The IRS has steep penalties and even criminal prosecution if you have not reported your off-shore bank account or income.
San Francisco, CA – Anyone with a bank account outside of the United States who did not file an FBAR or check the yes box on their Income Tax Form may face criminal prosecution and penalties and fines that could exceed the money in the offshore account. The IRS is on a crusade to eliminate unreported income and bank accounts or any unreported other off-shore account over $10,000.
Tax Attorney Stephen Moskowitz, is representing account holders and may be able to help off-shore account holders who did not come forth before October 15, 2009. The Law Offices of Stephen Moskowitz, LLP is currently representing people with foreign bank accounts whether they reside in California or anywhere else in the world.
It is not too late to come forward and there may be benefits to filing now before the IRS discovers you. Whatever the situation getting good legal tax representation could be critical. The Law Offices of Stephen Moskowitz, LLP is available for free consultations with anyone who has an off-shore account or income.
he Law Offices of Stephen Moskowitz, LLP is a tax law firm representing individuals and businesses with any type of tax situation such as IRS and state audits, civil and criminal , payroll and sales tax returns, tax planning, and preparation of current and delinquent tax returns. Practicing with over 30 years of tax experience, Steve and his law firm have represented thousands of businesses and individuals with sensitive and complex cases. Headquartered in the Financial District of San Francisco, the Law Offices of Stephen Moskowitz, LLP represents clients with national and international cases.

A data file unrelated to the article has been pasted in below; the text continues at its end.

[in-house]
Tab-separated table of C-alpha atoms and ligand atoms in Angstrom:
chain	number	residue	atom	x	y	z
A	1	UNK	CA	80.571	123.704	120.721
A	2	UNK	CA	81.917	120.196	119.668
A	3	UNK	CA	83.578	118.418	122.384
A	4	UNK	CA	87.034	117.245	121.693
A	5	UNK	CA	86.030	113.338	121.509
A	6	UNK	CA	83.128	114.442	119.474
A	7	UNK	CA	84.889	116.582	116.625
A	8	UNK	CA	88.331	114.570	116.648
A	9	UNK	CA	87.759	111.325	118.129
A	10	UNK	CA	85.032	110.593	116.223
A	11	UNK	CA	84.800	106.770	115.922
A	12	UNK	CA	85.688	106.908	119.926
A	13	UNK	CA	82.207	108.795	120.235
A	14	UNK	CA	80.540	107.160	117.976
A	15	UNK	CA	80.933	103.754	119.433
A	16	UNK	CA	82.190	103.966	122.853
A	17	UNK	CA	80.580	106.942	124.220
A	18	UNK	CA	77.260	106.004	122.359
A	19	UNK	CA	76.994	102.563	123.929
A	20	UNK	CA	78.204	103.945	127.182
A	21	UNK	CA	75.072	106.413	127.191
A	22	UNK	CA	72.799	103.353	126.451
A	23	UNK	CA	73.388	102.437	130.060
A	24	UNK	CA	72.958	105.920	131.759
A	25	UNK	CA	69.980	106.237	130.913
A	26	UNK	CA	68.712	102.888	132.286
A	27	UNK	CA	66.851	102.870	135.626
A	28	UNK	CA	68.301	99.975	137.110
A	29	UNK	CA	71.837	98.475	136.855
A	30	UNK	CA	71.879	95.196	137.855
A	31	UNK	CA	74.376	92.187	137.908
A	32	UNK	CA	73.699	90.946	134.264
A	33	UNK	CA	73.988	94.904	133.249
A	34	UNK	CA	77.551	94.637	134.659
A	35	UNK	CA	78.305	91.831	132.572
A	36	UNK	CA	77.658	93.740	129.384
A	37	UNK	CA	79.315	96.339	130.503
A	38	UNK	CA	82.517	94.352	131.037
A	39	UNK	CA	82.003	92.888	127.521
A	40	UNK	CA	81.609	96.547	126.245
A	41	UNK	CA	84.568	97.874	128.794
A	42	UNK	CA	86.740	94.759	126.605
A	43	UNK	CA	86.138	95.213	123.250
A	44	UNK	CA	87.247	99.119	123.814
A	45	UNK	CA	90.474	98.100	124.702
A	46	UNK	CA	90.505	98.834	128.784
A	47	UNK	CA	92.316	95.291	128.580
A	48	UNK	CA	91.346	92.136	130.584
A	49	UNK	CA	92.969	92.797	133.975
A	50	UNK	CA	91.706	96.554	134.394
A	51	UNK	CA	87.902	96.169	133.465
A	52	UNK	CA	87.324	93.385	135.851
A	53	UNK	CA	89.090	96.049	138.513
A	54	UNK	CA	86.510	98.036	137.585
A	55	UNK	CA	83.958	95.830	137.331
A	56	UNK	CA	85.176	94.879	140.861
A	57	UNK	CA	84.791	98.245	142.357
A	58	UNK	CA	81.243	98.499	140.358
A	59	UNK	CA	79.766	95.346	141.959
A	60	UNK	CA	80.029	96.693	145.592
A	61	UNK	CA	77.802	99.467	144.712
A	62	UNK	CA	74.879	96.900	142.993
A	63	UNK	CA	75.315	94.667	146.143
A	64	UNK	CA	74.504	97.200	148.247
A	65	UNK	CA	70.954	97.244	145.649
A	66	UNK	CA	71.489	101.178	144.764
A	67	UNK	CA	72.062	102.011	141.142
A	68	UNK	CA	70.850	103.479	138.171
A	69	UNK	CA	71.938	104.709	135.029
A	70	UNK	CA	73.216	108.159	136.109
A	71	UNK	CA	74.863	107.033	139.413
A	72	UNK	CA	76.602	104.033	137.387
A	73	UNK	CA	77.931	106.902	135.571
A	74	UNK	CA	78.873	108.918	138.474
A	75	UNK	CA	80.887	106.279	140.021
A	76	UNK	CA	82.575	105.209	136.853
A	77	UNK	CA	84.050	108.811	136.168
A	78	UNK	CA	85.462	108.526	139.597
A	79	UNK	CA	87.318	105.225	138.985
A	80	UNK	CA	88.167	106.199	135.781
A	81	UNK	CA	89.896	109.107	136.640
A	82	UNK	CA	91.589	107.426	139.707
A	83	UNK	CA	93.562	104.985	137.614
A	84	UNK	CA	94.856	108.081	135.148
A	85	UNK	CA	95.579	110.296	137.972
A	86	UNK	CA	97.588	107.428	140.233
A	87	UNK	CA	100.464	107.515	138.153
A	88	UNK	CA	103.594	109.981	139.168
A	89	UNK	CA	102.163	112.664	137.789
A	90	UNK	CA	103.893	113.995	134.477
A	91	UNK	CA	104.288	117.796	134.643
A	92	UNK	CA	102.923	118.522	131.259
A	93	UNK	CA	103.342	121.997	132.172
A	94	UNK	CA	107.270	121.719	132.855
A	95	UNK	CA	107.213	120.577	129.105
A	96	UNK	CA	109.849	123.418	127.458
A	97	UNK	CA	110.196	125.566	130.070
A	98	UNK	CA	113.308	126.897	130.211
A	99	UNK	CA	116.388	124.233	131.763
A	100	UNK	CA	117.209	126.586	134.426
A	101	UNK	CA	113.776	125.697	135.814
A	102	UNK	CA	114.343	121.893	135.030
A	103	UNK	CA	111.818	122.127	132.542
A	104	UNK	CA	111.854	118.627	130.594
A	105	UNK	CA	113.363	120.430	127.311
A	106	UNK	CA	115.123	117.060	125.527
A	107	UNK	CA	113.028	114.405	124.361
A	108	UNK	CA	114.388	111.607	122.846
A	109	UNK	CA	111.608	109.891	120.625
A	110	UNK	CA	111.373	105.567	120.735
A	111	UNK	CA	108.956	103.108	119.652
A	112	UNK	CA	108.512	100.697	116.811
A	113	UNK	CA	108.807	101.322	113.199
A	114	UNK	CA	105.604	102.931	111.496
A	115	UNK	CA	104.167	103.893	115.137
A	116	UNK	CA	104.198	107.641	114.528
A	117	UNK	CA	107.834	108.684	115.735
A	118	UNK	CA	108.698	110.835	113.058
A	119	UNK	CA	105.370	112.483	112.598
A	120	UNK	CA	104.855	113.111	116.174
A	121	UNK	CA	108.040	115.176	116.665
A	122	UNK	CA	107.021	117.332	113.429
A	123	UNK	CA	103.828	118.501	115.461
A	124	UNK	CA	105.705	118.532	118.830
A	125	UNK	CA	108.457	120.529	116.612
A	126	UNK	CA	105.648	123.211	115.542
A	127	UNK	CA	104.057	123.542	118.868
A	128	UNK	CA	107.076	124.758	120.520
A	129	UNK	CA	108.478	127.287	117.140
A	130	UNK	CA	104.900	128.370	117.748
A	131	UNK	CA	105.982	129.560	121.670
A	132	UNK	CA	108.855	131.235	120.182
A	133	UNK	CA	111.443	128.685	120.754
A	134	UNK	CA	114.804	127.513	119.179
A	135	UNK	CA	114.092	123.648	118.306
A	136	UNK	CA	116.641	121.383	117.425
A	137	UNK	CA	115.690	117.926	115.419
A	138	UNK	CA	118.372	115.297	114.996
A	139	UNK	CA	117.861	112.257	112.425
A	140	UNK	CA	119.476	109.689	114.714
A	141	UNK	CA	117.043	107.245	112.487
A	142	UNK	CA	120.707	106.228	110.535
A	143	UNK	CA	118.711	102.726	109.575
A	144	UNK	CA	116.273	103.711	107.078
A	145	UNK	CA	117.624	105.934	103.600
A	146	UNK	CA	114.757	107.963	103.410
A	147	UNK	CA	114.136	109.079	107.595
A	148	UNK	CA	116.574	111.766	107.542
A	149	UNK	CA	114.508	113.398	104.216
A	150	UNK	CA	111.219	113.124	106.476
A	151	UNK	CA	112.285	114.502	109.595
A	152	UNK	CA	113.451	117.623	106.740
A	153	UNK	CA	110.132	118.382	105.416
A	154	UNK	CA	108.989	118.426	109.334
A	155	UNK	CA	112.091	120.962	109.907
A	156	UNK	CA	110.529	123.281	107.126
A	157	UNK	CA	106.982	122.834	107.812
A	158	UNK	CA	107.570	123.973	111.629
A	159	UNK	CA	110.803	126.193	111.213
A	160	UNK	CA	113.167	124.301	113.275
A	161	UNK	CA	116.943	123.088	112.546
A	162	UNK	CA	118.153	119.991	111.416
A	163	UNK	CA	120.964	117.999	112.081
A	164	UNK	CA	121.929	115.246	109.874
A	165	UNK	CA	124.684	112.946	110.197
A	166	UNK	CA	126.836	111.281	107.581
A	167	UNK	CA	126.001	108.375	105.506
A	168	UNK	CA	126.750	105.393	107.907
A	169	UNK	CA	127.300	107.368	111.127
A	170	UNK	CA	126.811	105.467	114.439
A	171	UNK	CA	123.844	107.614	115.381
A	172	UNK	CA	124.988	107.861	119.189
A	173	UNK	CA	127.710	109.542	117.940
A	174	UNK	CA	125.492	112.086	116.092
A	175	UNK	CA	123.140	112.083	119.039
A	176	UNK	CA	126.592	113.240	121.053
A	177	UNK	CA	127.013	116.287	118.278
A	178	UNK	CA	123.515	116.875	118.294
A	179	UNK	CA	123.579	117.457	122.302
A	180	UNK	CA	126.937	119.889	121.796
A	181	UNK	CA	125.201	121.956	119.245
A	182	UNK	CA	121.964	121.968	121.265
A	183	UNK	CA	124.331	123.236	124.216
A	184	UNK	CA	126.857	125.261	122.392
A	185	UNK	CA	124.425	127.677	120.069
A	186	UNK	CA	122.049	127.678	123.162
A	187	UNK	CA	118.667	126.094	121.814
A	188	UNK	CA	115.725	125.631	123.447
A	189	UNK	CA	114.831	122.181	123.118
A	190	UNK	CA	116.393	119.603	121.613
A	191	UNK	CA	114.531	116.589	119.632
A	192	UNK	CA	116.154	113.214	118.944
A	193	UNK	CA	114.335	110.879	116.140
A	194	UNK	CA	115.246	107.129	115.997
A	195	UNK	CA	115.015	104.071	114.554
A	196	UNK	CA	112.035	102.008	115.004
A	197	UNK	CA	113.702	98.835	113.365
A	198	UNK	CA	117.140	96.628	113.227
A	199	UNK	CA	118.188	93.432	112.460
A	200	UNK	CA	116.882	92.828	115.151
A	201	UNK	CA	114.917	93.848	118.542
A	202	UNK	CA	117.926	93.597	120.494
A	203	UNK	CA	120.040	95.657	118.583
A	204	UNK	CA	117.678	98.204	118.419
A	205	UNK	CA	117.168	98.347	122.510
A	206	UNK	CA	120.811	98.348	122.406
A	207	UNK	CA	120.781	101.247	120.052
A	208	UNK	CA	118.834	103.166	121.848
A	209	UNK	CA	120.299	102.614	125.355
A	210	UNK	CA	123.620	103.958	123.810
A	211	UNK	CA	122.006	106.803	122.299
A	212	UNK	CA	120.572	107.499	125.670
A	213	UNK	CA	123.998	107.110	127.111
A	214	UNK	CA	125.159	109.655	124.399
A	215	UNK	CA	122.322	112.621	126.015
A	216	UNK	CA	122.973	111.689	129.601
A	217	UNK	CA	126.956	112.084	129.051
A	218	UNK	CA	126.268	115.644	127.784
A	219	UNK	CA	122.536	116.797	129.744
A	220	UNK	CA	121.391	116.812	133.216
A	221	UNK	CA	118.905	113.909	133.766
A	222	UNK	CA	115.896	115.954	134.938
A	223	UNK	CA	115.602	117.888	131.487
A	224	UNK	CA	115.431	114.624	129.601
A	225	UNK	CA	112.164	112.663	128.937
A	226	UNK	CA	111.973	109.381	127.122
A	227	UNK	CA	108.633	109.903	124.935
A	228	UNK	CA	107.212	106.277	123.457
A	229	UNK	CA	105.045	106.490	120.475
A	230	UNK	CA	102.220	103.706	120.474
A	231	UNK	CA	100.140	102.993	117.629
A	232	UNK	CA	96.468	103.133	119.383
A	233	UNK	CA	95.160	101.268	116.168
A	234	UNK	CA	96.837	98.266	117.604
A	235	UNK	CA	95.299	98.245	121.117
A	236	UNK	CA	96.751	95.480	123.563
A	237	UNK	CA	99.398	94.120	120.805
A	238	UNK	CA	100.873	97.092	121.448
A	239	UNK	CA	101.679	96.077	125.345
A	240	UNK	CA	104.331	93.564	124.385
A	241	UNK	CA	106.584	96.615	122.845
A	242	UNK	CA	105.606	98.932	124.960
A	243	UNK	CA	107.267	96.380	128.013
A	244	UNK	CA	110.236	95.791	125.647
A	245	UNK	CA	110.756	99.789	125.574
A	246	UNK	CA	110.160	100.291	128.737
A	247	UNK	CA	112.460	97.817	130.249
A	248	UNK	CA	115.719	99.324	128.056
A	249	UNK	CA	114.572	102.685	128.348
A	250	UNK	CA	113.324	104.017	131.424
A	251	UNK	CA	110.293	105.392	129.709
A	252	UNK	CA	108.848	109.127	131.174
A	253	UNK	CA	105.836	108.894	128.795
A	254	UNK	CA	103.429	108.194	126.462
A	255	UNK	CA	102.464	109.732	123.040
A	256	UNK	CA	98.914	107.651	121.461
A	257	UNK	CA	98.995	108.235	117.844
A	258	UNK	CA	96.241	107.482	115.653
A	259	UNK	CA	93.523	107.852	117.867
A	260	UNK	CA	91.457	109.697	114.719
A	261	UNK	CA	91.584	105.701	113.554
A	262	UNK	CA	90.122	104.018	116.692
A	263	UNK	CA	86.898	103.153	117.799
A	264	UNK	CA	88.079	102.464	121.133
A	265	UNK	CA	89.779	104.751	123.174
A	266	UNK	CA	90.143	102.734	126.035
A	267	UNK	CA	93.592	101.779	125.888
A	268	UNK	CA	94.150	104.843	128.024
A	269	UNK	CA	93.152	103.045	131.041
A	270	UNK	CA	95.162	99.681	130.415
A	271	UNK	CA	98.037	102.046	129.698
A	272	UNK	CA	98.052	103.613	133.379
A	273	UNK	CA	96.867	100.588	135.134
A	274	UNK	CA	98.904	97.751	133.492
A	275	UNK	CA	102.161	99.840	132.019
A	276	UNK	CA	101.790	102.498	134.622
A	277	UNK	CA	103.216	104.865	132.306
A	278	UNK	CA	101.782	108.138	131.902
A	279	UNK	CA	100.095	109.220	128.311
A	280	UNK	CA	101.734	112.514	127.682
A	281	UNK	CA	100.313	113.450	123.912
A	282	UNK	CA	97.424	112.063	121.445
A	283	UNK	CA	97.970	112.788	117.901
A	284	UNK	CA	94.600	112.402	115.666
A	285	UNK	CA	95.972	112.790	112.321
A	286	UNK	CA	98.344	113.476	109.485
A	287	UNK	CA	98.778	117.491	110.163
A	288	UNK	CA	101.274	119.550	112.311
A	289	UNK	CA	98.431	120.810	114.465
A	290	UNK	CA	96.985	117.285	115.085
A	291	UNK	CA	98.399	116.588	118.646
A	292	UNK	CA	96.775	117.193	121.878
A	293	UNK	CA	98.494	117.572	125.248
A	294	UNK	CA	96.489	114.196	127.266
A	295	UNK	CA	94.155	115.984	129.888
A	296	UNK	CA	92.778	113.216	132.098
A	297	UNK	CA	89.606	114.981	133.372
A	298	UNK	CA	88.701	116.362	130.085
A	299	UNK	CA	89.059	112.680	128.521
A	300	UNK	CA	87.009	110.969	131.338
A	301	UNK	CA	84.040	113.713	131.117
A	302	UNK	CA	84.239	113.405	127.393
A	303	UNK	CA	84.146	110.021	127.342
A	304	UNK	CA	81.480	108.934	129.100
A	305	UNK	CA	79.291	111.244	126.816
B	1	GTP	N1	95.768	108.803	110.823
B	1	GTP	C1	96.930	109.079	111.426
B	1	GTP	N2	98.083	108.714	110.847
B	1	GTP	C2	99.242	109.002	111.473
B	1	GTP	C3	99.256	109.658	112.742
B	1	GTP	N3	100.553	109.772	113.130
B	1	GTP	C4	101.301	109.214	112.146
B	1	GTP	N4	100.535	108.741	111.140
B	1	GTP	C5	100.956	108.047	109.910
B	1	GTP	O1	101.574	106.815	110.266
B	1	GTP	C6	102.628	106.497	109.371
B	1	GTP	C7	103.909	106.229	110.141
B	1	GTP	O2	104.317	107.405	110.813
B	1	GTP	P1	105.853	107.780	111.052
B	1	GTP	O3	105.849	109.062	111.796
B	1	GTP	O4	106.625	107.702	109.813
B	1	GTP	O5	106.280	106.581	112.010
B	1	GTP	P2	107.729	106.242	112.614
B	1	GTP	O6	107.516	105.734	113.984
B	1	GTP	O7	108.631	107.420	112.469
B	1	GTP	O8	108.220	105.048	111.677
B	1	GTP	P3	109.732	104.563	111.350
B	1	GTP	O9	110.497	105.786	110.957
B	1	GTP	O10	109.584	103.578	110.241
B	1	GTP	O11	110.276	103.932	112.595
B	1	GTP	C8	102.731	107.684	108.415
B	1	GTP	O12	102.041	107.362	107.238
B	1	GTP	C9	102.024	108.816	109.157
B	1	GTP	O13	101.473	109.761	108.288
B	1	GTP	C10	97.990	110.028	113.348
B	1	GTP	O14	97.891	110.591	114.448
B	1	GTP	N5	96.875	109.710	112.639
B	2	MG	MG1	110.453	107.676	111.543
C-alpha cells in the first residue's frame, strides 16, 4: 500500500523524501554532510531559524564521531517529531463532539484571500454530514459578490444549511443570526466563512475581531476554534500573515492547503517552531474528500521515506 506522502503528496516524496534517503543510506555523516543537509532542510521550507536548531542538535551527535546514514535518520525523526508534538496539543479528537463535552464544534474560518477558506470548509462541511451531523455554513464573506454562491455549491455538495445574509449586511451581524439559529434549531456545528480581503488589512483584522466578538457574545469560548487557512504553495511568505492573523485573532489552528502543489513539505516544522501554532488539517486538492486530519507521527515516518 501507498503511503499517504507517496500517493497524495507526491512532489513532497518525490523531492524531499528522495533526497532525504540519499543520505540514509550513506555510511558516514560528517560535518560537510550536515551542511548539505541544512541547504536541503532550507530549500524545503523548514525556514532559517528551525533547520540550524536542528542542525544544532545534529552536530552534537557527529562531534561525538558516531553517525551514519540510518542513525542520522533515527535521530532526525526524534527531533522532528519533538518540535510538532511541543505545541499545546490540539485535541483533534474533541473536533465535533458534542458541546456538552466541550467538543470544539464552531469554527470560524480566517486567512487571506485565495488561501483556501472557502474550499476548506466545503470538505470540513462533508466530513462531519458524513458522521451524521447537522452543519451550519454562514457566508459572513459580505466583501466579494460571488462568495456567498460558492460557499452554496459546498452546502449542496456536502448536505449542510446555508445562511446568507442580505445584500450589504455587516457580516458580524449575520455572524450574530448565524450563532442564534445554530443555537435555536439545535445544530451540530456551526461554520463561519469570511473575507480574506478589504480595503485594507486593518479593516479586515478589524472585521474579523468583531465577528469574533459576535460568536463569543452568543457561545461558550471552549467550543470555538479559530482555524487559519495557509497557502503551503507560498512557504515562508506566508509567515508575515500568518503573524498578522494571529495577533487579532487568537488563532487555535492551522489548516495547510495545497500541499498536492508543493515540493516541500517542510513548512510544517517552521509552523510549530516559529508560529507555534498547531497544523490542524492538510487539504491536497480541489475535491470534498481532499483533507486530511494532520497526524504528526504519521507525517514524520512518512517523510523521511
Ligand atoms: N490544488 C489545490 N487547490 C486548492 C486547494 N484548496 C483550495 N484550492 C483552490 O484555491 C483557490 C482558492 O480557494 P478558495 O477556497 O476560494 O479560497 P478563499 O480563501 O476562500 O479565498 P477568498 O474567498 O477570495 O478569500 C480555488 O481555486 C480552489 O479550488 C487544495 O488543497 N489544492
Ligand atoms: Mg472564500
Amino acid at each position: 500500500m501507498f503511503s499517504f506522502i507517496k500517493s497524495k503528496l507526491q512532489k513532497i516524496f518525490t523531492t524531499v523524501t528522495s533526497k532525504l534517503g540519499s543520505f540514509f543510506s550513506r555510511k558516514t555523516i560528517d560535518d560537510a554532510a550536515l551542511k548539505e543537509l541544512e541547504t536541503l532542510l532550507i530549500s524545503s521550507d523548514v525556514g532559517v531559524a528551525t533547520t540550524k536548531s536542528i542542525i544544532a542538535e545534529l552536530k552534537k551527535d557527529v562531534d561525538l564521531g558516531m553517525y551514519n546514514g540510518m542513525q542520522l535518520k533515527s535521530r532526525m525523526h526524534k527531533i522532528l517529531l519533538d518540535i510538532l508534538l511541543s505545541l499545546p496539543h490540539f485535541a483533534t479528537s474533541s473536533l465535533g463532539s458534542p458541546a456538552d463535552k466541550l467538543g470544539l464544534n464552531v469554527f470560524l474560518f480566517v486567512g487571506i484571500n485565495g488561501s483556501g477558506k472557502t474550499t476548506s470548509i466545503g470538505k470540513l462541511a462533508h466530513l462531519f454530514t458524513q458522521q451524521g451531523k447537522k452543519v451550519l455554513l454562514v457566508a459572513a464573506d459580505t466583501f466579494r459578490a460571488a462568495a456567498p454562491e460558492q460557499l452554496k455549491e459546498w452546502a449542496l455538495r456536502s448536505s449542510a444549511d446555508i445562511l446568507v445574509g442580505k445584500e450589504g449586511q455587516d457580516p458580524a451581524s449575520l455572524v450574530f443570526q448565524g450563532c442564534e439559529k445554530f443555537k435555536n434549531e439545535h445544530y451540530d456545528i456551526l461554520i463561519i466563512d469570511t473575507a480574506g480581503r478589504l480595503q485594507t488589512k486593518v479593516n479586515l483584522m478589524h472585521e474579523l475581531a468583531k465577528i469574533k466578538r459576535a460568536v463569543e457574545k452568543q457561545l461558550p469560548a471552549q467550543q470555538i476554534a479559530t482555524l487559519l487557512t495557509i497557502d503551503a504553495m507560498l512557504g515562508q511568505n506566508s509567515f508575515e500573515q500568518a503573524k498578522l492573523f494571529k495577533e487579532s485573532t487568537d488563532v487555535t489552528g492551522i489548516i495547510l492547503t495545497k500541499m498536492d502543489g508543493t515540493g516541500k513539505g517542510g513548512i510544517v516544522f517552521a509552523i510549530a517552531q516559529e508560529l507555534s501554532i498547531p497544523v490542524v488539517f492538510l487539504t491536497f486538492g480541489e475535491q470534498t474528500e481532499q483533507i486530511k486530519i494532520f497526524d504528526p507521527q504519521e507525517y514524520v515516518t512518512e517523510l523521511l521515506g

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As an attorney I am extremely conscientious of client secrets and confidentiality. Rest assured that one of the benefits of hiring an attorney, is that attorney-client privilege protects you and your tax case from a number of potential issues. However, more and more we are seeing government agencies expose the name, county of residence, and amounts allegedly delinquent to attempt to shame the taxpayers or use them as an example. Often it is the tax agency that may drag a client’s name into the public domain in airing tax delinquencies or convictions. For years, both the Internal Revenue Service and various State Tax Boards have used public pressure to urge taxpayers into compliance.
In the IRS’s case, not only do names of delinquent taxpayers become public after the Internal Revenue Service files a tax lien, recently we have seen an increase in press releases documenting in tax evasion convictions.
The former chief of the criminal investigation division of the Internal Revenue Service, Mark Matthews has stated, “we believe that our publicity efforts serve as a warning to those who may be tempted to cheat that there are criminal consequences for their actions.”
Some States have statutory authority to publicly “out” delinquent tax payers. For instance, California Revenue & Taxation Code Section 19195 directs the Franchise Tax Board to publish an annual list of the top 250 taxpayers with liened state income tax delinquencies greater than $100,000.
Unfortunately, once certain due process qualifications are met, the Internal Revenue Service and/or a State agency can drag your name through the public domain. As such, it is our recommendation that you contact our office immediately when you have a tax case.